Finch is a buddy road movie that isn't always a smooth ride, however it certainly is one of the most involving major releases of the year.

Film Review: Finch

Film Reviews

Director: Miguel Sapochnik

Amblin Amblin Partners and Image Movers
Streaming on AppleTV+: 11.05

It’s hard to imagine that the pitch meeting for Finch, the new-post apocalyptic science fiction fable starring Tom Hanks, didn’t end with someone leaving the room in tears while phoning in a refill of their antidepressants.

Finch is the name of a robotics engineer (Hanks) who is one of the few survivors of a cataclysmic solar event that has left the world a desolate wasteland. Finch has been living in an underground bunker for a decade, building a world of his own that he shares with his beloved dog, Goodyear. The harsh effects of the ultraviolet rays have taken their toll on Finch and he’s living on borrowed time. 

His solution is to create a robot, played by Caleb Landry Jones (The Outpost, Three Billboards Outside Ebbing, Missouri), to watch over Goodyear when he no longer can. As the trio embarks on a perilous journey into the American West, Finch strives to show his creation, who names himself Jeff, the joy and wonder of what it means to be alive. Their journey is paved with both challenges and humor—it’s as difficult for Finch to goad Jeff and Goodyear to get along as it is for him to manage the dangers lurking in the shadows of this strange new world.

Working from a script by first time screenwriters Craig Luck and Ivor Powell, Director Miguel Sapochnik (Repo Men) does excellent work with creating a frightening, fascinating “new normal” and sense of isolation, and Finch further benefits from impeccable production design by Tom Meyer (Real Steel, Orphan). The post-apocalyptic setting is very well established both visually and tonally, and it makes for an absorbing and at times even disquieting experience and we become immersed in Finch’s world..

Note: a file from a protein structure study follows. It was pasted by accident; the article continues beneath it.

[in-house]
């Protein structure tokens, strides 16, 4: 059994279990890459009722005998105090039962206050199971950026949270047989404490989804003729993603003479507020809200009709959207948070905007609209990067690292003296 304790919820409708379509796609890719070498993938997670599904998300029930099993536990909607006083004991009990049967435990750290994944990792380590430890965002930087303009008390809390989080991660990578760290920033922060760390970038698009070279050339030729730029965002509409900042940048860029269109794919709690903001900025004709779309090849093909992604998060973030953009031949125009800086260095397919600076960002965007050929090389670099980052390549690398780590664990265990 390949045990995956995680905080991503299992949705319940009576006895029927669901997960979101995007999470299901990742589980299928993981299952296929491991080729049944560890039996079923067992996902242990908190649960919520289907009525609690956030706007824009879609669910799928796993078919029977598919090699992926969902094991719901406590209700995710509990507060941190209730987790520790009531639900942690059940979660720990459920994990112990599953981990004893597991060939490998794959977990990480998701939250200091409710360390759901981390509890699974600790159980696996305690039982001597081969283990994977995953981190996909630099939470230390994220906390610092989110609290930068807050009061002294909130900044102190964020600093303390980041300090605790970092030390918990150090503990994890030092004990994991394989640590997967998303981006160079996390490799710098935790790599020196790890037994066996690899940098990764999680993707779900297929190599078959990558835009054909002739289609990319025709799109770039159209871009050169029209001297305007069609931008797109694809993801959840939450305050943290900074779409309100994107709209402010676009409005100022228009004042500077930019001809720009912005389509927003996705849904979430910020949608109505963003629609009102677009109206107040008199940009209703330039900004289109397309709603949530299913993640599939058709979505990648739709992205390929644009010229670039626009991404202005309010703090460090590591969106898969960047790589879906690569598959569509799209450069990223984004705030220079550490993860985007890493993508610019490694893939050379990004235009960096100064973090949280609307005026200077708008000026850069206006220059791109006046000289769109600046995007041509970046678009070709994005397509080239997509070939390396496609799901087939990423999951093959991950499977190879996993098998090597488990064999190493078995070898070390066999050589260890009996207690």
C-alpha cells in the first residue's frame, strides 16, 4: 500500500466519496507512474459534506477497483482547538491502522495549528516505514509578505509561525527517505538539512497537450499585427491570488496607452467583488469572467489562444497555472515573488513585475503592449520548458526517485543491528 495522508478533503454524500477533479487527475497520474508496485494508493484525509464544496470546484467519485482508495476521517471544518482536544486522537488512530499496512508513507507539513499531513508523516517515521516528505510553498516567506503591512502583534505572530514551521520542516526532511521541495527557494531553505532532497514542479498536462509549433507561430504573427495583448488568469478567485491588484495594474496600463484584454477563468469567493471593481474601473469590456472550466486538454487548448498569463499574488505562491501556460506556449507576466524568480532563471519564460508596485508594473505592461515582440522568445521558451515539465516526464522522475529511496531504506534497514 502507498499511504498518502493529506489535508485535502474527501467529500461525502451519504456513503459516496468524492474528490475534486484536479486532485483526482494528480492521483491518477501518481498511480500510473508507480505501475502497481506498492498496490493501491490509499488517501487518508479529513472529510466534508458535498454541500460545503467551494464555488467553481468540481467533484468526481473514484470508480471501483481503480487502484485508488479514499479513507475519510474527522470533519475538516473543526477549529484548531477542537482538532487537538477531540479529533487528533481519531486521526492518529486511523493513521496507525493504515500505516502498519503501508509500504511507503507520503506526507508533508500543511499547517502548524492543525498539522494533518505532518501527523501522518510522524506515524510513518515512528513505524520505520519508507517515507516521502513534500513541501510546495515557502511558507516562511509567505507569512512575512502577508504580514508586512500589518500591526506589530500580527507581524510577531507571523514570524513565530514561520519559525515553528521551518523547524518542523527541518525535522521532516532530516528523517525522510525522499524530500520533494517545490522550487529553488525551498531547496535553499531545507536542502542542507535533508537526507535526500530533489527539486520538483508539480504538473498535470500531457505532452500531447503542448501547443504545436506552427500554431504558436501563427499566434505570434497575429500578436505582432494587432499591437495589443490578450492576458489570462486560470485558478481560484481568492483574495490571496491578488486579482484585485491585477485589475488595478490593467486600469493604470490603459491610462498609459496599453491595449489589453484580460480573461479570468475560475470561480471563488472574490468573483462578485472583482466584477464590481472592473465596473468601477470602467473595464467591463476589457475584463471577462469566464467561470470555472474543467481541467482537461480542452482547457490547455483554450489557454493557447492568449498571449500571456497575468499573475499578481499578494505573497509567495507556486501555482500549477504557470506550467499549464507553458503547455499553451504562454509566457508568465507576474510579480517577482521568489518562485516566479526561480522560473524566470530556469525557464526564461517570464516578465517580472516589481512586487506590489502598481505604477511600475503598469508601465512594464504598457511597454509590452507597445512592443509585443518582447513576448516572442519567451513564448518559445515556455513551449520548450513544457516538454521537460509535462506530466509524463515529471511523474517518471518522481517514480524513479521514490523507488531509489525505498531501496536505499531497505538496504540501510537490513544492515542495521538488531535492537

The biggest obstacles that the movie faces are trying to balance the most appealing aspects of the story with the intensely bleak ones. Jeff evolves rapidly, but it’s largely believable. He’s a very lovable character thanks in no small part to an inspired voice and mocap performance by Caleb Landry Jones, who manages to make this unquestionably his movie despite never showing his face and playing opposite a two-time Oscar winner. 

The robot’s human personality, childlike nature, insecurities and an insecure eagerness to please leads one to question whether he is an emotional and sentimental being like the droids in Star Wars. This is never really dealt with directly, which could be seen as major failing if you’re trying to view the Finch as a serious, real-world drama. But as a fable about the fleeting nature of life, love and what we leave behind, it works very well most of the time. Hanks has the sad, determined survivor routine down pat, channeling elements of his Cast Away characterization down to the weightloss. 

While it is compelling and often moving, Finch does have moments where it feels a bit incomplete. Combined with a title change—the film was originally called BIOS—the relatively short runtime and the notable absence of a few cast members announced long ago leads me to believe that the story was streamlined in post production. The story remains focused and captivating, but its mix of sweetness to the point of being almost cute and draining-ly downbeat left me feeling vaguely troubled. Executive Producer Robert Zemeckis’ heavy influence hangs over the movie, with Finch trying to walk a line between optimism and despair before ending with a palpable, cautious sense of hope. 

Finch is a buddy road movie that isn’t always a smooth ride, and it’s a bit too sad to be the big, repeat-viewing movie that the trailers had me hoping for. If it’s not quite among the very best, it’s certainly one of the most involving major releases of the latter section of the year. – Patrick Gibbs